Posted on December 24, 2014 @ 07:22:00 AM by Paul Meagher
When I take the time to get out for a walk in a forest, I often have to pause while I notice how easy it is to breathe, how clear
my nostils and chest feels. Walking through a forest gets the body working and helps clear passage ways, but over and above that I'm
pretty sure the forest is helping because of the higher oxygen content of the air, as well as a nice humidity. If you are walking
through the forest near a stream, then you might even be getting higher doses of oxygen in each breathe you take as dissolved oxygen
is released in the stream bubbles.
In areas where forest and stream meet, there is an especially high concentration of negative ions. Exposure to negative ions has
some mood altering effects so one form of therapy for people with negative affect is to spend time in the forest. Here is some
info on what negative ions are and their health benefits.
So here are two potentially powerful reasons for spending a bit of time in the woods over the holidays if you can arrange it.
My own view is that the negative ions are a more hypothetical benefit, but the air quality part is not. If you don't believe me,
just go for a forest walk and evaluate the quality of the air. How moist is the air? Do you feel more alert than usual? How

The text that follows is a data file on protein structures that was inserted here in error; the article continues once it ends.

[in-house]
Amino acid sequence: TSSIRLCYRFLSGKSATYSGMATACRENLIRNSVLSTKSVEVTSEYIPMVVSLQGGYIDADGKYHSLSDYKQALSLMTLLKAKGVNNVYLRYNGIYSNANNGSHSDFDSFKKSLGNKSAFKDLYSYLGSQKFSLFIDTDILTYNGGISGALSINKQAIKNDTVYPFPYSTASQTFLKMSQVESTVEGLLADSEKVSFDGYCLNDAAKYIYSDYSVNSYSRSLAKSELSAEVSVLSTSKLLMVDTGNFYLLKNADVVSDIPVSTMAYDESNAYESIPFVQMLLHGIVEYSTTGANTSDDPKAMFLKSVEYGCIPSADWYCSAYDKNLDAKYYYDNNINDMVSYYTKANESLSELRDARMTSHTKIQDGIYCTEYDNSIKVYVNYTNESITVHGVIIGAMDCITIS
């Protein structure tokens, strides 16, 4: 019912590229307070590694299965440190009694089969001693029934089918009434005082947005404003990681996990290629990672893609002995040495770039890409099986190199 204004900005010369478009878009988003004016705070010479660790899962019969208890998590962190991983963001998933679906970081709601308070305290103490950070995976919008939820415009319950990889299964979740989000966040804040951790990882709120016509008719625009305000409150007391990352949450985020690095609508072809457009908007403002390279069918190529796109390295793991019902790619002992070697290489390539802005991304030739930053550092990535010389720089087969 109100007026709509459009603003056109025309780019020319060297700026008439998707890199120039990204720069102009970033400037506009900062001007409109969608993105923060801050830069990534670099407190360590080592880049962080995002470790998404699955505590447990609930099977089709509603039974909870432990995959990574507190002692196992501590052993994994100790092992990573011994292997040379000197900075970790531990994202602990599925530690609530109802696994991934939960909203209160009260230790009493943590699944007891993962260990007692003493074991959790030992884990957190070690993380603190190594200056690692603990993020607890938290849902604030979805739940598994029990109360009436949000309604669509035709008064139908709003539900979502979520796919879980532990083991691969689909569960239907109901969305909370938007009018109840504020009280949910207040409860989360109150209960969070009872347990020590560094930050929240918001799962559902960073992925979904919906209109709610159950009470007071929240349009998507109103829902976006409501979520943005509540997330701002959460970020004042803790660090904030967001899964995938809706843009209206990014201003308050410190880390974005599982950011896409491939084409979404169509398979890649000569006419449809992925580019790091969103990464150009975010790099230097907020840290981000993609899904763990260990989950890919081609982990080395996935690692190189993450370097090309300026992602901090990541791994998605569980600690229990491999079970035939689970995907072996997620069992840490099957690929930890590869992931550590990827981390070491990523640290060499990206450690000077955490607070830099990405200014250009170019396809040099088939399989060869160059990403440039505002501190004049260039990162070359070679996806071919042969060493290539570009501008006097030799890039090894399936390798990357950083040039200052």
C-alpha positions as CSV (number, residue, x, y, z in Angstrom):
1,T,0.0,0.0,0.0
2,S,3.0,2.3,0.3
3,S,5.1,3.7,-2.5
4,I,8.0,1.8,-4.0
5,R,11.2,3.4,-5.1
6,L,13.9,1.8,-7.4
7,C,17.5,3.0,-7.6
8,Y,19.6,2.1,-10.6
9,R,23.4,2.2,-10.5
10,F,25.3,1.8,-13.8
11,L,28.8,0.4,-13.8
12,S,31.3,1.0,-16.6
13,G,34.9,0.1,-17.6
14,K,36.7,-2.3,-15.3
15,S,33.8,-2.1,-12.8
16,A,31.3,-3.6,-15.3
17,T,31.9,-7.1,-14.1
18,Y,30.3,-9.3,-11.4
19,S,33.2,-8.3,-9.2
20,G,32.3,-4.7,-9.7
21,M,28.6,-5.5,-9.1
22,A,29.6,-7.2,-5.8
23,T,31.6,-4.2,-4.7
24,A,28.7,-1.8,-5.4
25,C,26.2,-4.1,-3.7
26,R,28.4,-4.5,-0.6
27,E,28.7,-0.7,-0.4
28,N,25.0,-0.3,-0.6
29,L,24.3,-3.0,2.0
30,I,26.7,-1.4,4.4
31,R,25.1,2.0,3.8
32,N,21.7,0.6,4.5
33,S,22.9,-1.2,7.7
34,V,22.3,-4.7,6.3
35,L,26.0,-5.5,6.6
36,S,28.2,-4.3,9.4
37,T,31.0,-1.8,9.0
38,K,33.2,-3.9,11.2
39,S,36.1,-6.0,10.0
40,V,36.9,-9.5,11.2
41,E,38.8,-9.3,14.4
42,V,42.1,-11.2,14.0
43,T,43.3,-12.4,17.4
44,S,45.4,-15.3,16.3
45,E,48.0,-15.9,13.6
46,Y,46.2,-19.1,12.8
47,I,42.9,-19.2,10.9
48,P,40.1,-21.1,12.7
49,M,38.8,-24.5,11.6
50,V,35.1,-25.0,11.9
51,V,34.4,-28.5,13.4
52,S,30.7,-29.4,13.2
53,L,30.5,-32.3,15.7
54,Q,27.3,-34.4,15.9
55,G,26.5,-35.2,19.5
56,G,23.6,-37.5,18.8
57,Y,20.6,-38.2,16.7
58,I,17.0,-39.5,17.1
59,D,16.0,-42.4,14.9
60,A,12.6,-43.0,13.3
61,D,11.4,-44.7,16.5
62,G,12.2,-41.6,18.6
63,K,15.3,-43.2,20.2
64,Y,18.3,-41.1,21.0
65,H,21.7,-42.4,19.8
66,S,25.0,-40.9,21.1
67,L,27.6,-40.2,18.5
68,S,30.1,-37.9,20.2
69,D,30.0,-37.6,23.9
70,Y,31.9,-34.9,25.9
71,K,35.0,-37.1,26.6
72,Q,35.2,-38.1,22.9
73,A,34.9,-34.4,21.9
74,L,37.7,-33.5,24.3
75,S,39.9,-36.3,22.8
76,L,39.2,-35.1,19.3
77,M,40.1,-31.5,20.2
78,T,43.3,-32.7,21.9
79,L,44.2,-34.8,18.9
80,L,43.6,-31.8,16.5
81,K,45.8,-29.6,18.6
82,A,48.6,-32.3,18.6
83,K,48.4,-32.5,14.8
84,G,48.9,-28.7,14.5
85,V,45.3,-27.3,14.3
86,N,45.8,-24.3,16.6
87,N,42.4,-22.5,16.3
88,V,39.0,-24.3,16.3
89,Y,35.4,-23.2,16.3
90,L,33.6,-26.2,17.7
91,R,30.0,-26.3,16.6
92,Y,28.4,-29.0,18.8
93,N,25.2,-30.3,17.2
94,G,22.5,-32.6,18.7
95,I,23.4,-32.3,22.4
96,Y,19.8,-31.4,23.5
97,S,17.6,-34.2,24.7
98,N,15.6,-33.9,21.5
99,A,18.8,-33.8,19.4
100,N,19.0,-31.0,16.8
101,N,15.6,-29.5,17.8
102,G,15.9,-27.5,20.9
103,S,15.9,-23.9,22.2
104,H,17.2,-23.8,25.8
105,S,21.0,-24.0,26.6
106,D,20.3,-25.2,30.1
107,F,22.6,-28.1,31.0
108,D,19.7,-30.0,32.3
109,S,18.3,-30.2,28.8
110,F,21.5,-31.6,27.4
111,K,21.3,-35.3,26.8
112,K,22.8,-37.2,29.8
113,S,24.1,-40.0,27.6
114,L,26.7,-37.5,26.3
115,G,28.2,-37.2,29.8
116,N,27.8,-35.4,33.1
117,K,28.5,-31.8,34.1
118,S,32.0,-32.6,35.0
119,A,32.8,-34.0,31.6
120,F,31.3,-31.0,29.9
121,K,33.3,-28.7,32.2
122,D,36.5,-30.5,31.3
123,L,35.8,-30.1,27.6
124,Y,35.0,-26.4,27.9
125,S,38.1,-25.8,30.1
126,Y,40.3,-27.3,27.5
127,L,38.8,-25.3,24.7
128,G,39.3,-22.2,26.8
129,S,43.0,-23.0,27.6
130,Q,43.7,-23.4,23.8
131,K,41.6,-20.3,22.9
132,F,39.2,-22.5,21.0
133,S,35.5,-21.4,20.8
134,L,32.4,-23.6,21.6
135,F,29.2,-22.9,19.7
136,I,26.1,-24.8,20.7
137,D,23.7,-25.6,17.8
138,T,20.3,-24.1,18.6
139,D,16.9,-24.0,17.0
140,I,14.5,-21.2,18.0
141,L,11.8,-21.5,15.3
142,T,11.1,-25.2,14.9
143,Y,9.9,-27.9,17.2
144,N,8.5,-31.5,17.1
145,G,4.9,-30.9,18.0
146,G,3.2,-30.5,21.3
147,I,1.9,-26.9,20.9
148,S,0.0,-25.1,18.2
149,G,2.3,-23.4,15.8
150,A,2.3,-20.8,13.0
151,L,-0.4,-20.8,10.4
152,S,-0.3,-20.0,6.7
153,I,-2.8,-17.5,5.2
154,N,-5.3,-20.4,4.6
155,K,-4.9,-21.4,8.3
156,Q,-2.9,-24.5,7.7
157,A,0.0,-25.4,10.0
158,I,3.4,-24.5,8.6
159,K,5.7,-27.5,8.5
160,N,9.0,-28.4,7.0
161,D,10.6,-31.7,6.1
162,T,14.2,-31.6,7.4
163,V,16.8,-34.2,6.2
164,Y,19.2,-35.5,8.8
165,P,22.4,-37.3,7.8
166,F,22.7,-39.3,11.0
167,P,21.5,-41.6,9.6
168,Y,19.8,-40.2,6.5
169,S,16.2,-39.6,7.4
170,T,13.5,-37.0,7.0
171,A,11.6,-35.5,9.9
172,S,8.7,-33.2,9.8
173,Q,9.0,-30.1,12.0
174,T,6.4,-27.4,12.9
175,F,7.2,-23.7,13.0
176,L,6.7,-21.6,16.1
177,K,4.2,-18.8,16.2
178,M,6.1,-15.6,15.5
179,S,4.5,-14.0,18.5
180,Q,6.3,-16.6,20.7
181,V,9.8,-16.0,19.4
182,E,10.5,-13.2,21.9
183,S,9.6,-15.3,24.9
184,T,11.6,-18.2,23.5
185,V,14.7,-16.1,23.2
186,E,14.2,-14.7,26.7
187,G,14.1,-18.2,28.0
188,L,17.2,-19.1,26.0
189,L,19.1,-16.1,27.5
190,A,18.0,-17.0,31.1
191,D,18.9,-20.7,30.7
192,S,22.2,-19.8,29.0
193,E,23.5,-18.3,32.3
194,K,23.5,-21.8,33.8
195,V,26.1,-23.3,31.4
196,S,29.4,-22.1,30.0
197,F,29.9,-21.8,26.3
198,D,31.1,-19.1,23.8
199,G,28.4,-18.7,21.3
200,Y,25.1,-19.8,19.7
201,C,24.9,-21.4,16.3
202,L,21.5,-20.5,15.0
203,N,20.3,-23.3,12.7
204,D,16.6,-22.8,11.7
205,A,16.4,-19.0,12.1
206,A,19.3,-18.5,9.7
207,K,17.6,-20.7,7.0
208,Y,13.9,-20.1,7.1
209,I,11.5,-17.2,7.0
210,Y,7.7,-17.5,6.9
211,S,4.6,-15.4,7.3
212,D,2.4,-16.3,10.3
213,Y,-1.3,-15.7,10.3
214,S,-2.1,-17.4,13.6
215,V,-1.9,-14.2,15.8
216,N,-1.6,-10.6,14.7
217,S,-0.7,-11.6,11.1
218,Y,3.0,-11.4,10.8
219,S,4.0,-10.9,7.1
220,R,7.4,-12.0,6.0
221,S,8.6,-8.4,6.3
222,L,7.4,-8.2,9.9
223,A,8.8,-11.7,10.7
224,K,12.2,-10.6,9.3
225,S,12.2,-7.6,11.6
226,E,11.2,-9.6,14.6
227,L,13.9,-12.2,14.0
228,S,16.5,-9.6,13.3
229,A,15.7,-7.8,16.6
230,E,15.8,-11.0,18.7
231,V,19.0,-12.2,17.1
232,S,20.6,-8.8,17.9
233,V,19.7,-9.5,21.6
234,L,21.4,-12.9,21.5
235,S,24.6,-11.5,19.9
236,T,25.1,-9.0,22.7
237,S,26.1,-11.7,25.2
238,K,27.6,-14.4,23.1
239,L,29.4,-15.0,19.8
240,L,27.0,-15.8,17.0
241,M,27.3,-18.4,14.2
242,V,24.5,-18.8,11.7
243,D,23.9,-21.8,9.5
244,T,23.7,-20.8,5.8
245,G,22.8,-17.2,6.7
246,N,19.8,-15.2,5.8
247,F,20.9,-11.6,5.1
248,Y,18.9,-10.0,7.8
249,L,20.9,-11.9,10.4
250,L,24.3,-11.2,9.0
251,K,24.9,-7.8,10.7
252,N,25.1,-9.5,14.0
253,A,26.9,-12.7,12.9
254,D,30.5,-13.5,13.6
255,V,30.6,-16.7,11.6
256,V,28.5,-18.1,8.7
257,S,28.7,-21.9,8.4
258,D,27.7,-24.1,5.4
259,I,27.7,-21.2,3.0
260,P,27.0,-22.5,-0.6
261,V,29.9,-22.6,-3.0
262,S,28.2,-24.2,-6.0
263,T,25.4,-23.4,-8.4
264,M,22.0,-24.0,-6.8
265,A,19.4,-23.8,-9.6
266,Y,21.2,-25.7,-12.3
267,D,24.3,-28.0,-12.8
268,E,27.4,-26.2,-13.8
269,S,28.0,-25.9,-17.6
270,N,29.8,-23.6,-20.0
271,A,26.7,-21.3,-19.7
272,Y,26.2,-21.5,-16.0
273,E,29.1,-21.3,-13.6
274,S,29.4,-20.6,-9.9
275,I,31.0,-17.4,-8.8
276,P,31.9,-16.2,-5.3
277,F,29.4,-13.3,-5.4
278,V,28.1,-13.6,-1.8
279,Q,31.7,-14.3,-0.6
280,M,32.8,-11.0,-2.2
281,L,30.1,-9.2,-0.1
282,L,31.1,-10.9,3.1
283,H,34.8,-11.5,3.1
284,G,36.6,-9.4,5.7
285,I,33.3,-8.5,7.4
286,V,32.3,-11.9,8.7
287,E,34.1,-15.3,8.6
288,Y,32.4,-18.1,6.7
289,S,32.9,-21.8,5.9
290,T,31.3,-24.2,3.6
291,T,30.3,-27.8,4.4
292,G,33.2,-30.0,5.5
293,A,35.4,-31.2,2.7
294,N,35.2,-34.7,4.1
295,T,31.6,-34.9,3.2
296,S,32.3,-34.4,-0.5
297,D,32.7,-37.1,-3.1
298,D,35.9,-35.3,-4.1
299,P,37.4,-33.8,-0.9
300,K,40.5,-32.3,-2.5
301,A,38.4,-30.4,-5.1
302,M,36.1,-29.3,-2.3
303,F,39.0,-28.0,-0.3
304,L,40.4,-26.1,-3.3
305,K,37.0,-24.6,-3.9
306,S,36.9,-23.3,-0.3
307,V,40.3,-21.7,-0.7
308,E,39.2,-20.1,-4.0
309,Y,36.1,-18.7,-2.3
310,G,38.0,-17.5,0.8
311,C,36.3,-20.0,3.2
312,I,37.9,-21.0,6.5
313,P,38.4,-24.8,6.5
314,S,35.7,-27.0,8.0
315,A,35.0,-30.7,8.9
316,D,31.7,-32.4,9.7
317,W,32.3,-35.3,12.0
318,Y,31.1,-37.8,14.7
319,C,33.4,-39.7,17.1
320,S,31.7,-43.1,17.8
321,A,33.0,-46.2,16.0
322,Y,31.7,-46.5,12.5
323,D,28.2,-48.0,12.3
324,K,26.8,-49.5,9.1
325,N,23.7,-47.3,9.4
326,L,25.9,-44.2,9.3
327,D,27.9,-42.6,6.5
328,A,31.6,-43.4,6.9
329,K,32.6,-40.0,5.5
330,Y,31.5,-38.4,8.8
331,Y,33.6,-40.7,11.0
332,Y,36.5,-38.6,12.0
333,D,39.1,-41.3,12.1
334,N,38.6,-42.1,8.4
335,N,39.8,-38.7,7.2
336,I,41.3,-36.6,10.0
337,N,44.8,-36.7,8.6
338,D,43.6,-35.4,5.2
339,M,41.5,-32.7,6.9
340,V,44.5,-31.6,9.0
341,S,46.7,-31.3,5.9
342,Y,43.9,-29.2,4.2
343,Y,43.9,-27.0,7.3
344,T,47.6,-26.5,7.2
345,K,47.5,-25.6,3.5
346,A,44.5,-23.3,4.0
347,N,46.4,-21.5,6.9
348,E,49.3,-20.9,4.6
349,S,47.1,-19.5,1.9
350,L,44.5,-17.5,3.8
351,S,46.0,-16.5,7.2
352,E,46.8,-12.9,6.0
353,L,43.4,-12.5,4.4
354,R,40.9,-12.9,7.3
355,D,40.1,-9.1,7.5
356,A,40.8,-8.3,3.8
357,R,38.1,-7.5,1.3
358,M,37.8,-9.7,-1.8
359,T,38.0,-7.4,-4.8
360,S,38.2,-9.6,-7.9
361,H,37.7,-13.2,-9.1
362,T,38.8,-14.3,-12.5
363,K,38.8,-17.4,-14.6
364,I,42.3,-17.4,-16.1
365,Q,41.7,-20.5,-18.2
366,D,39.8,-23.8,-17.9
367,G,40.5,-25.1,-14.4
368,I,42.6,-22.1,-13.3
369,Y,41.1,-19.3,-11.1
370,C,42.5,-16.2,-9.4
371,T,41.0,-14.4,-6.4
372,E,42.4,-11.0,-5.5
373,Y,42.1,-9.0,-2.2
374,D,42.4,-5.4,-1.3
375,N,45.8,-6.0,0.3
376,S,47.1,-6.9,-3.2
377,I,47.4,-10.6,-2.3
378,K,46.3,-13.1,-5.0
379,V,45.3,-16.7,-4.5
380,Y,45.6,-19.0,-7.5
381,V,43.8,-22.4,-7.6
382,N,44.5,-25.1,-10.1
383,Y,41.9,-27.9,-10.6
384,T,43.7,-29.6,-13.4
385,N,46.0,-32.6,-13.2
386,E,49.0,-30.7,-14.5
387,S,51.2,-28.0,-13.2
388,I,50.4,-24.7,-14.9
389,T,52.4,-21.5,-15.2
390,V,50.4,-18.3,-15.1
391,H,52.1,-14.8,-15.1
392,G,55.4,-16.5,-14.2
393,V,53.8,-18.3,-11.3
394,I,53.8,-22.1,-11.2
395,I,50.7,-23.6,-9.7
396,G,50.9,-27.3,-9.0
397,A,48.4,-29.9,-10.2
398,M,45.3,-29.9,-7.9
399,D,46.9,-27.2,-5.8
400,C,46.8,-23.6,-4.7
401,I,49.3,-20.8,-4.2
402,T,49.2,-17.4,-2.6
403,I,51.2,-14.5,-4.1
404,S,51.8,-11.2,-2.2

do your lungs and passageways feel?
Another fun and useful thing to do while you are ambling through the forest understory is to measure wind direction with your
face. Feel the air as it presses your face from many directions at the same time. From this mass of air pressures, try to assign it
a direction. Not necessarily a direction as in east, west, north, and south, but where is it flowing from and to in the landscape.
You can use this information to help read a landscape, to understand, for example, why snow tends to accumulate on the forest floor
in the pattern that is does.
May you all have a merry holiday season and I hope you get a chance to inhale some forest air over the holidays. May you enjoy the grace of the forests now and in the new year.
Some Cattails I encountered this morning in my walk.